My first thought was to protect the boy. Again, I say, I did not understand. I thought my silence would protect him from the shame and ostracism that I imagined would surely follow. If silence is golden, its the fools gold of cheap trinkets.
What is perhaps the most horrifying thing of all is that once I realised what was going on, I saw the evidence of it in other student/teacher “relationships.” That nearly sent me over the edge.
My silence ate away at me. I withdrew from others and the walls went up around me. No-one got in and I wasn’t getting out. Footy, the game that had in some respects defined me, became a chore and then, in time, something I just didn’t want to do anymore.
In time, I grew to hate the boy as well as the man. That hate was twisted, sick and corrupting, but my inability to talk about what I’d seen made it pretty much inevitable.
Despite numerous opportunities, I still did not talk.
In fact, I hated myself more for my weakness and inability to say something when it mattered. How could I trust anyone with what I knew? What would they think of me? I tried to push past it and the walls went up a little bit further. Feelings of unbridled shame were never far from the surface and with that shame, the self loathing grew.
The next twelve months were a blur. I tried to run away from myself. That doesn’t work. It doesn’t matter how much you self medicate or how much noise you surround yourself with, you still have to look at yourself in the mirror.
There came a point when I’d just had enough. I pulled the pin on the life I was leading and tried to make a fresh start. Moving away was the best thing I could have done, but in some respects I threw the baby out with the bath water. There were people I should have kept close. I’m sorry I didn’t.
I’ve never really gotten over the hatred.
I’ve learned to forgive and like myself and I found my salvation in time. But the scars are there. They run deep inside me. There is still a sense of shame for some of my actions but I can’t turn back time and I can’t heal the hurt I caused so long ago.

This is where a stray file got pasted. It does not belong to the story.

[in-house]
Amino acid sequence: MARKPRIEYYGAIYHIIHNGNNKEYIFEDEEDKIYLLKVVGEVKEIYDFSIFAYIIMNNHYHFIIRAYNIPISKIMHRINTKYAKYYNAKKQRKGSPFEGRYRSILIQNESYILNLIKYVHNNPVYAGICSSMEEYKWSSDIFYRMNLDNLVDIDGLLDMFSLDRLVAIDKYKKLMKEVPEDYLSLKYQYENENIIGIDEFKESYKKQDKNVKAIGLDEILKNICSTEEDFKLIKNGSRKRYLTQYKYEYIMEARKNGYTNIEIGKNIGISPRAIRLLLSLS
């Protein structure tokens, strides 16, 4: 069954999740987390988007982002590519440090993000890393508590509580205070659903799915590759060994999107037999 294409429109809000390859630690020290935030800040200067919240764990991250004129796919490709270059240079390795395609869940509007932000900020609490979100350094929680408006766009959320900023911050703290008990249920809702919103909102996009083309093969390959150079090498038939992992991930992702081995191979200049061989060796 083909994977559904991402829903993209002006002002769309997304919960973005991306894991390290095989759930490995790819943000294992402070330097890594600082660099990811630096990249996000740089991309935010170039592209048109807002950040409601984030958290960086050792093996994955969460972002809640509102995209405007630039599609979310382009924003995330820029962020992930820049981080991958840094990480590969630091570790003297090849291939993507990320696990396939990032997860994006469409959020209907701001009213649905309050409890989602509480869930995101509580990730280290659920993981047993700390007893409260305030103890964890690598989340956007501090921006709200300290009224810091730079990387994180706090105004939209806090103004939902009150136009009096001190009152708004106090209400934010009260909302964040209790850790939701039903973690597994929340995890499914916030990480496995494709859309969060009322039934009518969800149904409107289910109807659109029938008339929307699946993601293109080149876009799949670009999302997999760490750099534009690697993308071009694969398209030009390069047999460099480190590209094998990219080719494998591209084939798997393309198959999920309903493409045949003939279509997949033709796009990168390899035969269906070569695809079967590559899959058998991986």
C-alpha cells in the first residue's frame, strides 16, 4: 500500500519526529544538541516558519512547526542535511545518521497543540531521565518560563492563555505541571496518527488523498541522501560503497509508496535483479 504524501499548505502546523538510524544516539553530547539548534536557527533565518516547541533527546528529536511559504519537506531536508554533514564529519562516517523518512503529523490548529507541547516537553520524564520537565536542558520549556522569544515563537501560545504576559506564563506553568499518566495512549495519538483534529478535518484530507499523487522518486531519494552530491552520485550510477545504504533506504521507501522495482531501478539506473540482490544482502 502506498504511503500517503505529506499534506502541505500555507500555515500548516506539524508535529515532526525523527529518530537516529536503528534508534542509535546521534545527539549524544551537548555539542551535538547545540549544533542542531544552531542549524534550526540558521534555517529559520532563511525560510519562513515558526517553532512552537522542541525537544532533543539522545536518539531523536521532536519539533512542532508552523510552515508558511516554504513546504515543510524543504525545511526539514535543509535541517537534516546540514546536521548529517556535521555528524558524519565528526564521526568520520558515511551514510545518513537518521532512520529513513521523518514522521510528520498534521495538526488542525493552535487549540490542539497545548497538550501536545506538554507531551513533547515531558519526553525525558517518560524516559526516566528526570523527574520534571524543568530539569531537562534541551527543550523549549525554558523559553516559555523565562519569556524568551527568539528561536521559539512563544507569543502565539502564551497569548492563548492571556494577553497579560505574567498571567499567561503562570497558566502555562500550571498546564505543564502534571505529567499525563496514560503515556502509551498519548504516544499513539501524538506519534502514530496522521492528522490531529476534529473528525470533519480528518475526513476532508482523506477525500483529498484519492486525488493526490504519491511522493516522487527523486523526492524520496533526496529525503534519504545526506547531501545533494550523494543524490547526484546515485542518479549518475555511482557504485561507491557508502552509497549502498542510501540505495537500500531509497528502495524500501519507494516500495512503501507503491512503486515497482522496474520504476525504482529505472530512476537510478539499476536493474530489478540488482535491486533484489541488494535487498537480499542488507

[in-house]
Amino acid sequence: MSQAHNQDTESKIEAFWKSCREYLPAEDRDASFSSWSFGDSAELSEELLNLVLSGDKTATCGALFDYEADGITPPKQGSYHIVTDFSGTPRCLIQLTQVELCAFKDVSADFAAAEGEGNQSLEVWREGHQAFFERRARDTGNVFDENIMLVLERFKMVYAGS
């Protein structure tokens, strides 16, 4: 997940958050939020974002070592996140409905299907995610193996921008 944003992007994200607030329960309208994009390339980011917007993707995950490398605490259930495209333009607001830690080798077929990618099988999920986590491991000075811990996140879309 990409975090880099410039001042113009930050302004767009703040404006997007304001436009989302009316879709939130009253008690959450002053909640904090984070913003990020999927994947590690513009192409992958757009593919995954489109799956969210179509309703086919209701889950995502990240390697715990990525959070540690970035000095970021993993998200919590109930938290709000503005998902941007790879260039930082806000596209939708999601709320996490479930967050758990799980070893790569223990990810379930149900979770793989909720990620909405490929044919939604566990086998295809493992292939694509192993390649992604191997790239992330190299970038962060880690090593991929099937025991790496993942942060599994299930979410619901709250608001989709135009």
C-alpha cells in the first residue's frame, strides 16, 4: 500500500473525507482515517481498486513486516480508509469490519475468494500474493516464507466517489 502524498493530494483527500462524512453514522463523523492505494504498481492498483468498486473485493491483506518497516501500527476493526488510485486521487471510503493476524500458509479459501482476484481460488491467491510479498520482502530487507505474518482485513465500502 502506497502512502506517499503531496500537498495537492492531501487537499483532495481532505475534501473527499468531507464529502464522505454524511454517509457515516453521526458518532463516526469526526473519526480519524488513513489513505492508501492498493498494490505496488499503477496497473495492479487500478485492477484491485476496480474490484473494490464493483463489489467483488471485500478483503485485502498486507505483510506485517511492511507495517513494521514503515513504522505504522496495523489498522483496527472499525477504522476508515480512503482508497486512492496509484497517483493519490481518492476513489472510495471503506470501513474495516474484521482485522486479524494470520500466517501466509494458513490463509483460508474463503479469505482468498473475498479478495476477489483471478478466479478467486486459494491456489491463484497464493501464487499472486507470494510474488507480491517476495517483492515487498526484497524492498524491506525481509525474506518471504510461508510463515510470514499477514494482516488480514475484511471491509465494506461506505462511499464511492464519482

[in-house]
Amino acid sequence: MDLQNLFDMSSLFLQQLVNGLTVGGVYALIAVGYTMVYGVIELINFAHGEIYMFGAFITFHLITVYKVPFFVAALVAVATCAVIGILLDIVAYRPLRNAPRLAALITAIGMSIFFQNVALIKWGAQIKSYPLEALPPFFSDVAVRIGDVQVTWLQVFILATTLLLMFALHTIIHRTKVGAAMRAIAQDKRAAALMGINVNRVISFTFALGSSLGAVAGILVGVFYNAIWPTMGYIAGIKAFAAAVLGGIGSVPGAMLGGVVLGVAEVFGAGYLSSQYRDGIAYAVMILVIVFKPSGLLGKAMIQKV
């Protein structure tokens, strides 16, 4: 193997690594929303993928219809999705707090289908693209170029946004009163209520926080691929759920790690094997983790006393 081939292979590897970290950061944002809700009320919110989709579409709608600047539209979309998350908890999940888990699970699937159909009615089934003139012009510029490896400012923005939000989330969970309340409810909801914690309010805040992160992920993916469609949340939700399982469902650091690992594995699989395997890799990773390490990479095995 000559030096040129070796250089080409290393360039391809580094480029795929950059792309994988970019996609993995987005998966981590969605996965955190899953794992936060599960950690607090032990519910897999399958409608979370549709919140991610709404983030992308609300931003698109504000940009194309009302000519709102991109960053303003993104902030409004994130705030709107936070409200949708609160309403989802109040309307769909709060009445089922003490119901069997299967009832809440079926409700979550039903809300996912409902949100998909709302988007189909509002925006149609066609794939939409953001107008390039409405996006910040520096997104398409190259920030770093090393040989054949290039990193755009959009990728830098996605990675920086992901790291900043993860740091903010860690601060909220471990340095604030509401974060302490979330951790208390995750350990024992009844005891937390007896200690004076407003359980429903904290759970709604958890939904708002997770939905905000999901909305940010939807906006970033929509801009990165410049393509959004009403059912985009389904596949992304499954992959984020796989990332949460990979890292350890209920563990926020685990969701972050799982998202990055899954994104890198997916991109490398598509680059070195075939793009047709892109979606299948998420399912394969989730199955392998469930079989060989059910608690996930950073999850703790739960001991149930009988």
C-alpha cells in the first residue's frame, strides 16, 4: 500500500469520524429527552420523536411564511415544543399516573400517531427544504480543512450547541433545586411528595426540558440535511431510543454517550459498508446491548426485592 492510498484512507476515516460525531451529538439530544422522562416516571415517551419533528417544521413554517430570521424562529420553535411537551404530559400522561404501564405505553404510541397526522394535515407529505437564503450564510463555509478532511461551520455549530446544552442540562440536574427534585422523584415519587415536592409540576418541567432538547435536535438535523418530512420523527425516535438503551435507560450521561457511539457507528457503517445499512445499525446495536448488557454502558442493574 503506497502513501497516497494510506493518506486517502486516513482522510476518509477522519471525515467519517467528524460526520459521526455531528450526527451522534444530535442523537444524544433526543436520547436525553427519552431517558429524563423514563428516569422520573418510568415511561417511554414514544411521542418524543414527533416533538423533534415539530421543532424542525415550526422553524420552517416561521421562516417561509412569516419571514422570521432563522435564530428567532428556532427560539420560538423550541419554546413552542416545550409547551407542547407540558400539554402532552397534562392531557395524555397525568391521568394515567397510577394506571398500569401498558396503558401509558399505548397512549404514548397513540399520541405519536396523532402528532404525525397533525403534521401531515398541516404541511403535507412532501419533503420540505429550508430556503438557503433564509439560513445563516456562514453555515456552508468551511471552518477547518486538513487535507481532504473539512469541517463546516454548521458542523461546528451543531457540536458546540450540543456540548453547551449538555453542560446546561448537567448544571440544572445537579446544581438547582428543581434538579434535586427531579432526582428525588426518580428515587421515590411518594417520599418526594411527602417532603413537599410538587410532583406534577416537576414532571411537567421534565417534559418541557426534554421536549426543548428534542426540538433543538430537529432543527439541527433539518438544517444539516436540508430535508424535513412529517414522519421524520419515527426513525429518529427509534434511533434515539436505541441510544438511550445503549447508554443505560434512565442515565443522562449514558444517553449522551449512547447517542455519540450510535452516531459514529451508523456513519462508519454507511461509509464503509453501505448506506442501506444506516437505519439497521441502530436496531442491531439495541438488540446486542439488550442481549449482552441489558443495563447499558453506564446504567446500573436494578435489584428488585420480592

There is still a deep abiding mistrust of authority within me and a reticence that keeps most people at arm’s length. I’ve come to accept that I cannot change these things. I am who I am. While I have by and large forgiven myself and come to accept that I was just a boy who found himself in the wrong place at the wrong time, I cannot forgive those sick depraved men who prowled among we children.
I’ve managed to balance the hatred with gratitude. And I’ve come to understand that for every element of darkness in the world there is an equal measure of light. The choice is always ours.
Hate is not worth the energy.
I know that now. It’s taken a while.
I am lucky to be here and have been blessed with my wife and family. As time goes on, I am now more appreciative of those who I grew up with and who offered me friendship during those dark days. I still converse with some of them. I’ve even dared to share some of my demons with a few. Those people mean more to me now then they did then. I have been fortunate to know them and am so grateful for their continued friendship.